Post on June 7th, 2010 in 70 years of Fashion, Art, and Fabric.
While I was growing up, my family’s life revolved around the Haute Couture fashion shows. When school ended each summer, I was sent to spend a few weeks on the west coast of Ireland on my nanny’s farm. In the meantime, my parents frantically completed the last minute fabrics for the Paris couturiers. I joined them in Paris for the last few days of the show week. After the July couture shows were over, we would drive slowly south to St. Tropez., exploring the countryside as we went. One morning, we got up earlier than usual and after driving a short distance, we pulled up in front of a small house with a large shed next to it. This was a typical Zika-esque moment; we never had a plan or a reservation and often arrived at hotels that had no availability. He had apparently decided to see if Sandy Calder was at his home in Sache. Calder seemed as surprised as I was (it was a little after 9 in the morning), but rose magnificently to the occasion. Leaving my mother and father in the house with his wife Louisa to reminisce, and grabbing a bottle of red wine, he led me, a curious 15 year old, off to his studio. For the next two hours, I watched him work. I stood mesmerized as Calder’s wire creations appeared with such ease and pleasure. We barely spoke, but it didn’t matter. Watching Calder work and being allowed to spend time exploring his studio is a creative experience that has stayed with me for my entire life.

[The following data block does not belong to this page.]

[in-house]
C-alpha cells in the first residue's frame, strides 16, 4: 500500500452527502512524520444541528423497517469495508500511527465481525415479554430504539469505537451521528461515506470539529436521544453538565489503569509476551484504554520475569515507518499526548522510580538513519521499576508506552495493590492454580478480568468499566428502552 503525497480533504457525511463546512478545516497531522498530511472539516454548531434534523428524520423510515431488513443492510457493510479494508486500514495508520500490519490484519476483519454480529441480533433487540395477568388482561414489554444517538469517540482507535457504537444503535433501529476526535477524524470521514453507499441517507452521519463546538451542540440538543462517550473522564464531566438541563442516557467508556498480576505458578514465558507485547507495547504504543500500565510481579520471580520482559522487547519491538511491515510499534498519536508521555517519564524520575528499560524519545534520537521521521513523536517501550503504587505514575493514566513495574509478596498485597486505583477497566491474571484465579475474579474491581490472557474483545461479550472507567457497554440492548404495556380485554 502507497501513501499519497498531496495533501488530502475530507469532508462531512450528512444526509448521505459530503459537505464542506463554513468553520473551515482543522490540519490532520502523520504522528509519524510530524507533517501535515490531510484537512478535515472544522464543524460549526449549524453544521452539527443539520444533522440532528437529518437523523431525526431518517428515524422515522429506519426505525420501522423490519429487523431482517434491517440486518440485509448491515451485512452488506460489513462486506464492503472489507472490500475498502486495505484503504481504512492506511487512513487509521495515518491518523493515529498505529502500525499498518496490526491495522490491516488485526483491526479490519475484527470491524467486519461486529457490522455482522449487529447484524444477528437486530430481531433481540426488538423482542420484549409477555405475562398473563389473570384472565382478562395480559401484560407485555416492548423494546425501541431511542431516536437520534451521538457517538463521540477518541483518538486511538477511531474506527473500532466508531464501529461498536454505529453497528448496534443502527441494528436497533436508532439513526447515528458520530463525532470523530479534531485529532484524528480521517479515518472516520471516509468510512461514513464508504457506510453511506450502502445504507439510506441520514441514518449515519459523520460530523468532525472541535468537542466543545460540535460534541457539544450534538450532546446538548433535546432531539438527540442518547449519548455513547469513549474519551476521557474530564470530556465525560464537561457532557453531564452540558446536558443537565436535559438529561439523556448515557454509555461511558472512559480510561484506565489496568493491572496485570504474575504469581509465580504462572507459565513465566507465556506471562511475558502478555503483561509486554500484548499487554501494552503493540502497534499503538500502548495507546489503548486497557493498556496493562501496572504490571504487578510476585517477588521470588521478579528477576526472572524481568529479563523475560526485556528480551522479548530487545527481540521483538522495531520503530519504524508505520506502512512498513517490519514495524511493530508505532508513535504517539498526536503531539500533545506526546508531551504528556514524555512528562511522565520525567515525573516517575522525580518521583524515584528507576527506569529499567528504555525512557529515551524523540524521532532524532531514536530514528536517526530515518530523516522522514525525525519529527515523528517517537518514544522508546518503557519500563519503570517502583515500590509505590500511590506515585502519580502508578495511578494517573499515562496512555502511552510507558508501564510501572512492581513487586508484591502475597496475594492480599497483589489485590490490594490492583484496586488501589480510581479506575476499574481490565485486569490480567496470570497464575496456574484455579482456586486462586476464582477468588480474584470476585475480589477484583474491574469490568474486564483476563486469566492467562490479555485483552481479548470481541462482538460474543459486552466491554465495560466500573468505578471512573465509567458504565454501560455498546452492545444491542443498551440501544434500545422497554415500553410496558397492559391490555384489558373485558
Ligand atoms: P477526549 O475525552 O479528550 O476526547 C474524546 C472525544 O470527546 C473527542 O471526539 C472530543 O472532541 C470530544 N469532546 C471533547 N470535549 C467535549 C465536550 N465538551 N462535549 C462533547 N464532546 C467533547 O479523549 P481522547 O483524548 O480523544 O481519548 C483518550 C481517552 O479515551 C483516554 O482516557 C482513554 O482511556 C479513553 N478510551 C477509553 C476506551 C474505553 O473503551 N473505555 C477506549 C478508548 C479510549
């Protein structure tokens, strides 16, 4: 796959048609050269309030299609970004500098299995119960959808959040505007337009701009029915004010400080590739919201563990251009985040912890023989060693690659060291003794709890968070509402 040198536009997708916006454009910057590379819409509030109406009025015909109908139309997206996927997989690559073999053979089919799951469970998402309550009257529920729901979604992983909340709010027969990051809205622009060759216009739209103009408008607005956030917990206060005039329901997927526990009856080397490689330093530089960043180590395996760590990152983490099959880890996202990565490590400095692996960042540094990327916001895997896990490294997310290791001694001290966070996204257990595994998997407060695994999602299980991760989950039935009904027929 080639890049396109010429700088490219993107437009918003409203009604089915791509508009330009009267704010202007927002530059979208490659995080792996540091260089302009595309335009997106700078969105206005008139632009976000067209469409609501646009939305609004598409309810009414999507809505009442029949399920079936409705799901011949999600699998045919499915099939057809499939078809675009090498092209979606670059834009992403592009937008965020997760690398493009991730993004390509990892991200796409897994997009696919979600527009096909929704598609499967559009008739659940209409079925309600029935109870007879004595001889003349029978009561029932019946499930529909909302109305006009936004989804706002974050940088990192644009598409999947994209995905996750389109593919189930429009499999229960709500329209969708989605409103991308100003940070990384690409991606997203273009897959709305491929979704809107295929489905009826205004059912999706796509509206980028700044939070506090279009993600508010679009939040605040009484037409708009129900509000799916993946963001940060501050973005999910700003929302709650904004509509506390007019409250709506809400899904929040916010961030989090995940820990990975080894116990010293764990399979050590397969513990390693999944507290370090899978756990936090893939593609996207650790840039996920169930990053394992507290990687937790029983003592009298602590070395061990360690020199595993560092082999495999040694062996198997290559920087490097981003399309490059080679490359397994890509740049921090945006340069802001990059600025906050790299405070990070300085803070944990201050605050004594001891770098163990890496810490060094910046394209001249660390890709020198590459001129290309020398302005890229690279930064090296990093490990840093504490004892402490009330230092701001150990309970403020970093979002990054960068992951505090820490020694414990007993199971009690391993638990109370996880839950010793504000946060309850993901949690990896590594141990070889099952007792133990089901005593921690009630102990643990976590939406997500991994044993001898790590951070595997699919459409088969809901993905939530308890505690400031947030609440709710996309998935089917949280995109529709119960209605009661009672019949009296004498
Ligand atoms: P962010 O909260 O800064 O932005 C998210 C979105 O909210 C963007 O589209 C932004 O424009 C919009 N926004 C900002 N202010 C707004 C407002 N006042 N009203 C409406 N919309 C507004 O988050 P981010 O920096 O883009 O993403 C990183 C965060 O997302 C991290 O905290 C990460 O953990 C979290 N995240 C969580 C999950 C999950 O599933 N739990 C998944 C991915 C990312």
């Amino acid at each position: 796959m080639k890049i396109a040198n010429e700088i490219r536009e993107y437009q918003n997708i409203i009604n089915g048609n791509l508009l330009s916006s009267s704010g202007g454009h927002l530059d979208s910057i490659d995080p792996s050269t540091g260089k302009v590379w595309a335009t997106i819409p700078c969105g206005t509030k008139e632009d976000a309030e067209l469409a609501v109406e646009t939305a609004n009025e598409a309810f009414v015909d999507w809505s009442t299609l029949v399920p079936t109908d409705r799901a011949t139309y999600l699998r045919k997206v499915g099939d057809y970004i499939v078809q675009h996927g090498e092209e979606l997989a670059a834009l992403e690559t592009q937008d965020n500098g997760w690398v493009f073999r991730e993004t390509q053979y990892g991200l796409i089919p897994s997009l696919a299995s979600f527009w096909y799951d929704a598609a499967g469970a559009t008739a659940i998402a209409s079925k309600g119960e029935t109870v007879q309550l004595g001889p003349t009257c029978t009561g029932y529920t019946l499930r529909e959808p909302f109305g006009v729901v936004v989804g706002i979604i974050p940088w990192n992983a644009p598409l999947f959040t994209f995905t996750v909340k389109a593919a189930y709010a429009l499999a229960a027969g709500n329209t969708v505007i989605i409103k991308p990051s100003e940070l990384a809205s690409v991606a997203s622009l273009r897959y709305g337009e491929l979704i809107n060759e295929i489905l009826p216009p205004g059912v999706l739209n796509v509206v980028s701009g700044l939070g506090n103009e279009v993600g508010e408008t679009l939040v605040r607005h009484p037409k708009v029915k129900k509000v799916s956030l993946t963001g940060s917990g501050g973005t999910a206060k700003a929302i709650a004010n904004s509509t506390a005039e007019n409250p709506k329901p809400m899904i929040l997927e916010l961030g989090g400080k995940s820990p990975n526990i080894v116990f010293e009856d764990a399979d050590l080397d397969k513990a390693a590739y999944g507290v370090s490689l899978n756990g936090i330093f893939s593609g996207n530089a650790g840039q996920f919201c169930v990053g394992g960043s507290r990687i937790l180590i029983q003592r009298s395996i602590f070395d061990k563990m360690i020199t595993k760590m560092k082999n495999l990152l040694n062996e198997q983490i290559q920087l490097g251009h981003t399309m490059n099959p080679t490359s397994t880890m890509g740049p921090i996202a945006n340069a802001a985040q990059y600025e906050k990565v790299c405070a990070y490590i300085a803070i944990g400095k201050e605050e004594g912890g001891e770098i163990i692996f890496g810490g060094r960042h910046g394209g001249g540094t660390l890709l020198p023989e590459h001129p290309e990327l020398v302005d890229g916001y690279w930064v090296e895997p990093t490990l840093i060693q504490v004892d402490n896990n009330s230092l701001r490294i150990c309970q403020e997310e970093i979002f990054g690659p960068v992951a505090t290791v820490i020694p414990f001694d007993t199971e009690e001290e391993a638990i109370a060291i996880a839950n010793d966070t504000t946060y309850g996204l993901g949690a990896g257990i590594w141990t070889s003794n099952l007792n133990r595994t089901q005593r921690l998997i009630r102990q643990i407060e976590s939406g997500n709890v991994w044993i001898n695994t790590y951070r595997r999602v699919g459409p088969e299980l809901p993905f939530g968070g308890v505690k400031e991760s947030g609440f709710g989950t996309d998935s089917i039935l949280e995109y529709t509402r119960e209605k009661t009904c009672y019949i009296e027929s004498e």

Our family’s relationship with Sandy Calder began in 1946, when my father wrote to him asking him if he would paint a design for the Ascher Artist Squares Collection. During their tour of America in November 1947, my parents visited the Calders at their home in Roxbury, Connecticut. The design Calder created, La Mer, was originally painted and printed in black on white. Calder wrote urging us to experiment with printing it in several bright colorways.
Here is a scan of an original letter. Calder’s writing style is rather fun.